|Christianity (Protestantism)(Eastern Orthodoxy)|
|mainly Kurdish (Sorani, Kirmanji, Palewani)|
The early history of Christianity in Kurdistan closely parallels that of the rest of Anatolia and Mesopotamia. According to a legend, Mar Saba succeeded in converting some "sun-worshipping" Kurds to Christianity in the fifth century.
Majority of Kurds adopted Islam after the Arab conquest of the Sasanian Empire but their faith sat lightly on them, it was not until the Ottoman Turks, who, with considerable political acumen, saw the sole means by which they could attach the Kurds to themselves was through their religion, and did everything possible to promote Islam amongst them. However, there were Kurdish converts to Christianity even after the spread of Islam. In the ninth century, a Kurd named Nasr or Narseh converted to Christianity, and changed his name to Theophobos during the reign of Emperor Theophilus and was the emperor's intimate friend and commander for many years. During the same period, the Kurdish prince Ibn ad-Dahhak, who possessed the fortress of al-Jafary, abandoned Islam for Orthodox Christianity. In return, the Byzantines gave him land and a fortress. In 927, he and his family was executed during a raid by Thamal, the Arab governor of Tarsus.
The Armenian family of the Zakarids, whose ancestors were Christianized Kurds, ruled parts of northern Armenia in the 13th century AD and tried to reinvigorate intellectual activities by founding new monasteries. During Armeno-Georgian union the family led the unified Armeno-Georgian army. Two brothers of this family, Zakare and Ivane led the army to victory in Ani in 1199.
Kurds who converted to Christianity usually turned to the Nestorian Church. In 1884, researchers of the Royal Geographical Society reported about a Kurdish tribe in Sivas which retained certain Christian observances and sometimes identified as Christian.
One of the most prominent Kurdish leaders in Iraqi Kurdistan, Sheikh Ahmed Barzani who was a brother of Mustafa Barzani, announced his conversion to Christianity during his uprising against the Iraqi government in 1931.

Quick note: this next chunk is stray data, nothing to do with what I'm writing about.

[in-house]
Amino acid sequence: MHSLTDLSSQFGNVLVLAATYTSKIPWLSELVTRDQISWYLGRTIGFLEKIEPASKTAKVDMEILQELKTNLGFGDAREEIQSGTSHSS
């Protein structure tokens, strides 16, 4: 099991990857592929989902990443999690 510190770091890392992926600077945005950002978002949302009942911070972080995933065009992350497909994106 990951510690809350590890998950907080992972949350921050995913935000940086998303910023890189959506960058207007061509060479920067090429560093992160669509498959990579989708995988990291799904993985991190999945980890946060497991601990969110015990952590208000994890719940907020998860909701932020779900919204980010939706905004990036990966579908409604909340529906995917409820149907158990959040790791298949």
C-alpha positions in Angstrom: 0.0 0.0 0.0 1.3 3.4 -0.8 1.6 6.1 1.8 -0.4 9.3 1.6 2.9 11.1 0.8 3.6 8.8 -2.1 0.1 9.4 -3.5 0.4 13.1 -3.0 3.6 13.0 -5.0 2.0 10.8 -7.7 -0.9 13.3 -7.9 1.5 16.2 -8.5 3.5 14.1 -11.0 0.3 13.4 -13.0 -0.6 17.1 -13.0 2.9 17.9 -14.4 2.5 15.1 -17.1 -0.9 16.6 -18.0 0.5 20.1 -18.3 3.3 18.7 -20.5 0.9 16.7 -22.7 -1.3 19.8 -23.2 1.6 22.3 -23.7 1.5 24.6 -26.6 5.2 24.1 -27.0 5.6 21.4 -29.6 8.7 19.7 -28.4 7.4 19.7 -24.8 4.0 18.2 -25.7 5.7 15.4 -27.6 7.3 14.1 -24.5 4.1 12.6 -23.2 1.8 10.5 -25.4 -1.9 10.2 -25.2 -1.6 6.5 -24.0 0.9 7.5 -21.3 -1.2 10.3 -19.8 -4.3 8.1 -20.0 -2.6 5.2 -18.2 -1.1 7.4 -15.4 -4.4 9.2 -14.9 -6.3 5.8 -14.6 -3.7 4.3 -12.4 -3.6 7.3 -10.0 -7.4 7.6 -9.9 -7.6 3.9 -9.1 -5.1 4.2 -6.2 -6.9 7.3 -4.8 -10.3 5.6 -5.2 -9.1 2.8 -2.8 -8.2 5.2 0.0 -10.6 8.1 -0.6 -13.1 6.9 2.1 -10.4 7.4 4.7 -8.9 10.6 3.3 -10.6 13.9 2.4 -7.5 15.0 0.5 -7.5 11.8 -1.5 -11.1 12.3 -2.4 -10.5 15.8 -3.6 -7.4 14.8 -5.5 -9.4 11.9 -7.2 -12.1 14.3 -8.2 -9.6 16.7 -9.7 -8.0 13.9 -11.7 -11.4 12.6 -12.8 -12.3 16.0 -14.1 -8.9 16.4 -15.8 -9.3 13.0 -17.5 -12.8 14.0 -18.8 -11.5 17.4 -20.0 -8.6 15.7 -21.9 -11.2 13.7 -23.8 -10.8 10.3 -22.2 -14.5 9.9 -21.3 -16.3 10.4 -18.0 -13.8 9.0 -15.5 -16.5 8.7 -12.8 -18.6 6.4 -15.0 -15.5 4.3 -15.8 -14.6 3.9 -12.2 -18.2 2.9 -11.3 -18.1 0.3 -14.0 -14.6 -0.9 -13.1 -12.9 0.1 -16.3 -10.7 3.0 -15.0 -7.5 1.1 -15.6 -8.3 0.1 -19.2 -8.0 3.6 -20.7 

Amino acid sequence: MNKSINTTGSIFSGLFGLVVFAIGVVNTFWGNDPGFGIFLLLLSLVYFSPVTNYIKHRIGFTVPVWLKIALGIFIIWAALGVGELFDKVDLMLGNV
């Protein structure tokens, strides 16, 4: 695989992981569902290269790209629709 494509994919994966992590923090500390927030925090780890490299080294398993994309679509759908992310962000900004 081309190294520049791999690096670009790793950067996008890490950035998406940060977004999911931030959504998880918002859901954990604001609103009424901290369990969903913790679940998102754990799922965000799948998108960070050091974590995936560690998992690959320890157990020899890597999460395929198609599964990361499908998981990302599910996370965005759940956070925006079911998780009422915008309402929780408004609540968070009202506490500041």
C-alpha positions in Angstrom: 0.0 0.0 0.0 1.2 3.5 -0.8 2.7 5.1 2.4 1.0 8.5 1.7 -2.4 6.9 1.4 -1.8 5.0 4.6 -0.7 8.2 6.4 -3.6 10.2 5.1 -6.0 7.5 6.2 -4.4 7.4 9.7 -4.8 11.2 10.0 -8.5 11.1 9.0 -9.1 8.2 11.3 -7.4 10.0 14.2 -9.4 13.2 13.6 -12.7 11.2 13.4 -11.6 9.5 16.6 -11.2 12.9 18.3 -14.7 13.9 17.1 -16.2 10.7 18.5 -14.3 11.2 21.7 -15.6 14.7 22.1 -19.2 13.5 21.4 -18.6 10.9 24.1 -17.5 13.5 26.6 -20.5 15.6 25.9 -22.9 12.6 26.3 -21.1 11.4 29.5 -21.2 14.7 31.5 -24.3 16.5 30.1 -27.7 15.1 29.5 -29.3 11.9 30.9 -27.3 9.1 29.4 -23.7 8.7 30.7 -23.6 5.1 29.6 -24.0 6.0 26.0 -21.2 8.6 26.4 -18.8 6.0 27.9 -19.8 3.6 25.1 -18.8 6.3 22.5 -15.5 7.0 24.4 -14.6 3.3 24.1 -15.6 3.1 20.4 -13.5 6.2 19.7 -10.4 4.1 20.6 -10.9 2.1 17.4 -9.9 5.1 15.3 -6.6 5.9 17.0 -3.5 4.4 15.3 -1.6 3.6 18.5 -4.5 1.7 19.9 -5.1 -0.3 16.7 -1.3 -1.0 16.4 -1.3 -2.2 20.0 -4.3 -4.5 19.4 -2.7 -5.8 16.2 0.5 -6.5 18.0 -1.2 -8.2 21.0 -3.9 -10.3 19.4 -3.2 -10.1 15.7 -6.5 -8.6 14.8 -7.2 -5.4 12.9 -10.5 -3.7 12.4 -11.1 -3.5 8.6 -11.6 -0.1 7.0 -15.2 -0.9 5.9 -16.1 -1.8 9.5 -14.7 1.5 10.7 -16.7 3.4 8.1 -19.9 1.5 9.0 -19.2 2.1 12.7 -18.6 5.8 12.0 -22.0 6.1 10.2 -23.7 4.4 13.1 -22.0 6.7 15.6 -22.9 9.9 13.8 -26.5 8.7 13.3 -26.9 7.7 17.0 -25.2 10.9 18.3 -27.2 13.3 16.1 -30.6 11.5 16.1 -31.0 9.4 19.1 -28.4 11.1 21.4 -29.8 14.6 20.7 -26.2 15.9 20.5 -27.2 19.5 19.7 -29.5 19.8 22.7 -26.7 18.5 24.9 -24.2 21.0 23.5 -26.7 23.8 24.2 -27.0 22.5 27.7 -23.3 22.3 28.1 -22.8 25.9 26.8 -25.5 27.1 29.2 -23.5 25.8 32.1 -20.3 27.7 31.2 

Contemporary Kurdish Christians
The Kurdish-Speaking Church of Christ (The Kurdzman Church of Christ) was established in Hewlêr (Arbil) by the end of 2000, and has branches in the Silêmanî, Duhok governorates. This is the first evangelical Kurdish church in Iraq. Its logo is formed of a yellow sun and a cross rising up behind a mountain range. Kurdzman Church of Christ held its first three-day conference in Ainkawa north of Arbil in 2005 with the participation of 300 new Kurdish converts. According to one Kurdish convert, an estimated 500 Kurdish Muslim youths have converted to Christianity since 2006 throughout Kurdistan. A Kurdish convert from the Iraqi military who claims to have transported weapons of mass destruction also stated that a wave of Kurds converting to Christianity is taking in northern Iraq (Iraqi Kurdistan). Part of the English-language New Testament was first available in the Kurdish language in 1856.
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Thirteenth century Armenian historians note that the family ancestors were Christianized Kurds
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- Revival Times
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